In lengthy litigious proceedings parties can accumulate large legal fees. The question is can these legal fees form part of the asset pool in a property settlement? In the recent decision of Trevi & Trevi (18 May2017), the Full Court of the Family Court allowed the appellant husband to add back to the asset pool the wife’s legal fees which had accumulated to $437,000.

In November 2015 Mr. and Mrs. Trevi commenced a property trial before Justice Thornton which continued for 12 days spanning over almost 12 months. The trial took place approximately 8 years after the parties had separated. Mr. Trevi, the husband, was a very successful lawyer earning approximately $30,000 per week. Consequently, the asset pool was extensive and equated to approximately $9.5 million dollars.

Court Analysis

Orders for property settlement were made. Her Honour concluded that the contributions of the parties should be assessed as equal and that the wife should receive an additional 10% of the property and superannuation interests when account was taken of the factors specified in section 75(2) of the Family Law Act. The effect of this was that the wife received property and superannuation to the value of $5,720,132 and the husband $3,813,421, an approximately $2 million disparity. The husband was ordered to pay the wife a lump sum of approximately $1.9 million. The husband then appealed those orders to the Full Court of the Family Court.

At trial each party contended that significant amounts expended by the other should be added back in that party’s existing property interests and credited against the other party. Justice Thornton did not add back either of the sums claimed by the parties.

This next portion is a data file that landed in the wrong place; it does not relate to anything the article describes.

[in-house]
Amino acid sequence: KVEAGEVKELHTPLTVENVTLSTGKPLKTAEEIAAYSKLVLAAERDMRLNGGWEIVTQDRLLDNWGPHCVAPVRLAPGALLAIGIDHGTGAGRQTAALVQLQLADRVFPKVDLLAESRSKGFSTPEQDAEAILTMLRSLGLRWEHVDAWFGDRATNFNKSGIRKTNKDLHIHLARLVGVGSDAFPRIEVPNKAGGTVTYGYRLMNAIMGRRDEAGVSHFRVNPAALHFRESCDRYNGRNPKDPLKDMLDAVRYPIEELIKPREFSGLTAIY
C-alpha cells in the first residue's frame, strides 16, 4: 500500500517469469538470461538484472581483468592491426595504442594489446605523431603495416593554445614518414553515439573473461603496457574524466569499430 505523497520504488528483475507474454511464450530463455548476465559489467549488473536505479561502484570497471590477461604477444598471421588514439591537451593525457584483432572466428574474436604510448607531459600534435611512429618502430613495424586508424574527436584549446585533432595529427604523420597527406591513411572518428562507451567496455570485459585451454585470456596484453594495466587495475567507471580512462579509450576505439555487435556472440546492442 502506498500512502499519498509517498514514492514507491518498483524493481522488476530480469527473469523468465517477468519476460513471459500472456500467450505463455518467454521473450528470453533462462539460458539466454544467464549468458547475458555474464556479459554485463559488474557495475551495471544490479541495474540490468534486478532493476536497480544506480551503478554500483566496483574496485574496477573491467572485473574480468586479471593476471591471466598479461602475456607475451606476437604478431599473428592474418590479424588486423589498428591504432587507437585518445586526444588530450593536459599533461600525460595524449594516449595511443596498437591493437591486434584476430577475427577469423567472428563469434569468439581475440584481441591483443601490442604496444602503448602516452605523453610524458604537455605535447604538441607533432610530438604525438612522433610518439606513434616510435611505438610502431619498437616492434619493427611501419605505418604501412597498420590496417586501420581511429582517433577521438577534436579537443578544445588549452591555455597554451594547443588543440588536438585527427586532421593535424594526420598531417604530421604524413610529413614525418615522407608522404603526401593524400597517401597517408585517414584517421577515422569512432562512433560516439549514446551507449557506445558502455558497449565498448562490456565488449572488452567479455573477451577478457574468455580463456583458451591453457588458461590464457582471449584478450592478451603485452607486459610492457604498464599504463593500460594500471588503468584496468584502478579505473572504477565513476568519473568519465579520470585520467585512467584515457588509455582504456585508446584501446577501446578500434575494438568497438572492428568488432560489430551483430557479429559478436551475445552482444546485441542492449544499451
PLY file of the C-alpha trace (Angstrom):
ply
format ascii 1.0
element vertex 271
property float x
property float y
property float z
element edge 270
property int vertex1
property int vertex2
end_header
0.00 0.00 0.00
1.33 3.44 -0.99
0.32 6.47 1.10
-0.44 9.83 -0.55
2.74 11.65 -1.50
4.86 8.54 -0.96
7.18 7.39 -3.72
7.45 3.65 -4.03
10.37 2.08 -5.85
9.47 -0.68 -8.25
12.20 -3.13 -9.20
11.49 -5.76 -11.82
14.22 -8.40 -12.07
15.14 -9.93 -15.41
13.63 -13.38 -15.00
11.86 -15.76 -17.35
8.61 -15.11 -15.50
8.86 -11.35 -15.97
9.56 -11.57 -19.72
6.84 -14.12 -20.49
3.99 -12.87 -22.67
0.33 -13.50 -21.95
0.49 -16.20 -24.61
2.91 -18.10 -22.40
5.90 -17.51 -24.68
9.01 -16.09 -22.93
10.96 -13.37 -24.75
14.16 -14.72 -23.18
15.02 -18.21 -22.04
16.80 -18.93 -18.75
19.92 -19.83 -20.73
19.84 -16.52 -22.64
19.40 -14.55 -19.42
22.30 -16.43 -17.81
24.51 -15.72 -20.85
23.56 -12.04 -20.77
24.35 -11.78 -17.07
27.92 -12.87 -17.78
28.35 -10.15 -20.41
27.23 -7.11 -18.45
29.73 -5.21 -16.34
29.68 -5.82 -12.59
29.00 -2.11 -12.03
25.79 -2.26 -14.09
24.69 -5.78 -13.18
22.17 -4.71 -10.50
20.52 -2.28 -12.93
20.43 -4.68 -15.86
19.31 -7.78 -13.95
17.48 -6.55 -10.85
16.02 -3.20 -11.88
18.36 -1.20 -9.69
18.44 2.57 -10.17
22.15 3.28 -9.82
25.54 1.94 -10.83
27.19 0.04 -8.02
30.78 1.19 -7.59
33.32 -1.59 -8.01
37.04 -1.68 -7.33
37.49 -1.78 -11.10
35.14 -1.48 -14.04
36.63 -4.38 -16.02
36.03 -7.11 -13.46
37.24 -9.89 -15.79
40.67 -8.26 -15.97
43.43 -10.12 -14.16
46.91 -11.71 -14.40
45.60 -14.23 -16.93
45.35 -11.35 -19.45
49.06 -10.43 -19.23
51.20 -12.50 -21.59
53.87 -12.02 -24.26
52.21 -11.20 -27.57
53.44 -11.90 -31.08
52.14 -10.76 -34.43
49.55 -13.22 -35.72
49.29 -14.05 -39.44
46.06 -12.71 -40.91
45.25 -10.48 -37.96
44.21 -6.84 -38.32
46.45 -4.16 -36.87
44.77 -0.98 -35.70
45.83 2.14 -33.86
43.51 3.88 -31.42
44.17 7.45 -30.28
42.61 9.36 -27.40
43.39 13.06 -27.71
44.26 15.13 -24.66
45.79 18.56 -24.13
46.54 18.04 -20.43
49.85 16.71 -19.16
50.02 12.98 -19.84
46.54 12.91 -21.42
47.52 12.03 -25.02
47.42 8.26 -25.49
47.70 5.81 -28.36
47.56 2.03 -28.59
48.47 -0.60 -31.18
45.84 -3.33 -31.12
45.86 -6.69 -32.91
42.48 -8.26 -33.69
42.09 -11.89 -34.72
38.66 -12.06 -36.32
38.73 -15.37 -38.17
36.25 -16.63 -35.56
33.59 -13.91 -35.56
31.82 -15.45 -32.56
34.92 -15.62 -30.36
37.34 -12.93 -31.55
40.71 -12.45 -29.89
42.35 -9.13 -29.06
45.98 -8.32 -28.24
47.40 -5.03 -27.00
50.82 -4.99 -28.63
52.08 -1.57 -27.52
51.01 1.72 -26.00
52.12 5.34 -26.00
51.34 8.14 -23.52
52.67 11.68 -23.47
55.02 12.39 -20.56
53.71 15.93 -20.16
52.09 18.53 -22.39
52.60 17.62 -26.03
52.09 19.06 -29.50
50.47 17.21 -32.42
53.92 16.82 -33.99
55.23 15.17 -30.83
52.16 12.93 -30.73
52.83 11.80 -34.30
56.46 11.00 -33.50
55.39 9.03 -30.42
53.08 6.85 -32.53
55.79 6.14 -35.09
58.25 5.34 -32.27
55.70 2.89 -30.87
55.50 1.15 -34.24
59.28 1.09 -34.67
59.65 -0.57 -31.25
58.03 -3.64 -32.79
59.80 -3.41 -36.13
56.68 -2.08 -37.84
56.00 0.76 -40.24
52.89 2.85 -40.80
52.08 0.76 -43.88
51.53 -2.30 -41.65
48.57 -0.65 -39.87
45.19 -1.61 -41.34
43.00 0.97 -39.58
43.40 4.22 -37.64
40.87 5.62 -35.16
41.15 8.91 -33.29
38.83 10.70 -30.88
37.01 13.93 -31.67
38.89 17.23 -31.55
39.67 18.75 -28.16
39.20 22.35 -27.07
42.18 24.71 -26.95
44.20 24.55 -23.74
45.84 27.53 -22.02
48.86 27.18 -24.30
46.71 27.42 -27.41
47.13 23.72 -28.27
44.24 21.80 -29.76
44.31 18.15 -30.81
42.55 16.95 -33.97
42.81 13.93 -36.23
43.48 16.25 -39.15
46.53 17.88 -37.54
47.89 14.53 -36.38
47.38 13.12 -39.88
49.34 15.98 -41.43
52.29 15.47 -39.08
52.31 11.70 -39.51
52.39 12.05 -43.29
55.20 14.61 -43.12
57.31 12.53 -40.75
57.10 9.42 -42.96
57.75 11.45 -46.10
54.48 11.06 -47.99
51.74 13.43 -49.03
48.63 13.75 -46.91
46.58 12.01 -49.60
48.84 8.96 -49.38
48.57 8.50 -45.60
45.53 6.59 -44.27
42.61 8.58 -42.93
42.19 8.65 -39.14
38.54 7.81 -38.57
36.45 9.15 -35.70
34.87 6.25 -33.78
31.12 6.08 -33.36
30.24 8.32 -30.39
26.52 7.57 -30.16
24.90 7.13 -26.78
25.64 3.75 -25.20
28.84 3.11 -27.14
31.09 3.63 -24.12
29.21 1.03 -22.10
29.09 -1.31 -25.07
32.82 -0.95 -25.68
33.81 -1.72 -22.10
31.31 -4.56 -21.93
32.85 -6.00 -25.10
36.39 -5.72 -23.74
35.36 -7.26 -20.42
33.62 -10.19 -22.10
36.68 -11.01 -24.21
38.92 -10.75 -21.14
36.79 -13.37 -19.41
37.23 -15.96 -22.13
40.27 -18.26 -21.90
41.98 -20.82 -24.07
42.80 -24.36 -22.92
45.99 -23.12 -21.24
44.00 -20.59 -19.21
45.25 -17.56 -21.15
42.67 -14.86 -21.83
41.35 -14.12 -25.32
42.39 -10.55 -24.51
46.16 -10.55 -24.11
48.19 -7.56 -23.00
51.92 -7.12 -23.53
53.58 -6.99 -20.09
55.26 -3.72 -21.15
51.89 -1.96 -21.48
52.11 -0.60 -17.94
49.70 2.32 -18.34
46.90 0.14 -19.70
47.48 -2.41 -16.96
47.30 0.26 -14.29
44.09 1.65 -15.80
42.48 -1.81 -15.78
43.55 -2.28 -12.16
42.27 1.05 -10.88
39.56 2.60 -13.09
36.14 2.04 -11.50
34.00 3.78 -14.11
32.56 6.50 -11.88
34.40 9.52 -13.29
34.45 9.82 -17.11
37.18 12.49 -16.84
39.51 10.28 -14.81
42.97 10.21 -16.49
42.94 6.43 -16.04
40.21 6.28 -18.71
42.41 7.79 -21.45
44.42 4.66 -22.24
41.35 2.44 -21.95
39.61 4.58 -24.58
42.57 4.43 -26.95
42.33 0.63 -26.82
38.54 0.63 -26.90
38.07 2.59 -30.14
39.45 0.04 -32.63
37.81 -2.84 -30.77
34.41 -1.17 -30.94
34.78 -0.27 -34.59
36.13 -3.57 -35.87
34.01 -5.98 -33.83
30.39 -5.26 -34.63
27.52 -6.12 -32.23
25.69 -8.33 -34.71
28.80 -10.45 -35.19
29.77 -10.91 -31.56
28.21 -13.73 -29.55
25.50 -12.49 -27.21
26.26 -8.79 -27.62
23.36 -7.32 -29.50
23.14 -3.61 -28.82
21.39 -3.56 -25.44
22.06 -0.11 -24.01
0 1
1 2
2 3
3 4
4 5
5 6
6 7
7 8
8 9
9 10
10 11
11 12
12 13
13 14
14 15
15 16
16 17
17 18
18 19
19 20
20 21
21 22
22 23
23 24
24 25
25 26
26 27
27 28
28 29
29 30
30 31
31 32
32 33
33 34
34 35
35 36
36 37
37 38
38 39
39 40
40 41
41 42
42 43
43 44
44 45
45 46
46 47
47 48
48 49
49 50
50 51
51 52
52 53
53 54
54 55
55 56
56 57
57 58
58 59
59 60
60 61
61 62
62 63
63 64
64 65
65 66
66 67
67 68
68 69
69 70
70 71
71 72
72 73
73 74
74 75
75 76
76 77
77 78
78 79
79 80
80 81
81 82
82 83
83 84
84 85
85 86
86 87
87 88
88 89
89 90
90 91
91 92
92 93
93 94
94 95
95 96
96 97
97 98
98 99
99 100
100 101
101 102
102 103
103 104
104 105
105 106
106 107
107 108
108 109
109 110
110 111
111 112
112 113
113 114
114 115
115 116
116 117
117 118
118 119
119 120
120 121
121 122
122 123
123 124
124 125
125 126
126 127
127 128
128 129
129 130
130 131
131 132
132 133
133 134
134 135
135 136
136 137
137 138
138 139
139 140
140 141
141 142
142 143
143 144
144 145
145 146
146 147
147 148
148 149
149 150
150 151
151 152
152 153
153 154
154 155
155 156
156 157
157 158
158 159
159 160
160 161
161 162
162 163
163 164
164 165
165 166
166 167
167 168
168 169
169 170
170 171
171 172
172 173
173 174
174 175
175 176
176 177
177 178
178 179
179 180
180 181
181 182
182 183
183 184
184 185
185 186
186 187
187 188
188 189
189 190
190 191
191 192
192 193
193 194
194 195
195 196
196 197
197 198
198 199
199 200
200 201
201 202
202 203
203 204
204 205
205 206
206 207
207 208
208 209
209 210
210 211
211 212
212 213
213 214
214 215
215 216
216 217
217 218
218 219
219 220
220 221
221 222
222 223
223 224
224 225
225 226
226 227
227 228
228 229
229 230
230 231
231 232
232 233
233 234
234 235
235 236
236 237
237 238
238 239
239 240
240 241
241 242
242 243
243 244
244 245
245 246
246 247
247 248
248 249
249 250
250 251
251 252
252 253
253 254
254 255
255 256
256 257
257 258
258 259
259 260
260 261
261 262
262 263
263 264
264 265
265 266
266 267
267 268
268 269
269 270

Full Court Analysis

On appeal, it was found that her Honour erred in failing to add back against the wife the approximately $437,000 expended by her on legal fees. On appeal, the Full Court referred to the judgement of Omacini and Omacin, which established that add backs fall into three clear categories:
1. Where the parties have expended money on legal fees;
2. Where there has been a premature distribution of matrimonial assets, and
3. Where there has been waste or reckless dissipation of assets.

It was also emphasized in this judgement that add backs involve an element of discretion and only occur in exceptional circumstances.

This matter fell into the first of the above categories. The Full Court then turned to the case of Chorn which specifically dealt with addbacks relating to legal fee expenditure. In that case it was held that when funds used existed at separation, such that both parties had an interest in them, then those funds should be added back. The wife used the proceeds from the sale of the family home to pay her legal fees.


Ultimately, the husband’s appeal was allowed, the wife’s legal fees were added back into the asset pool and it was ordered that the amount payable to the wife be reduced accordingly.

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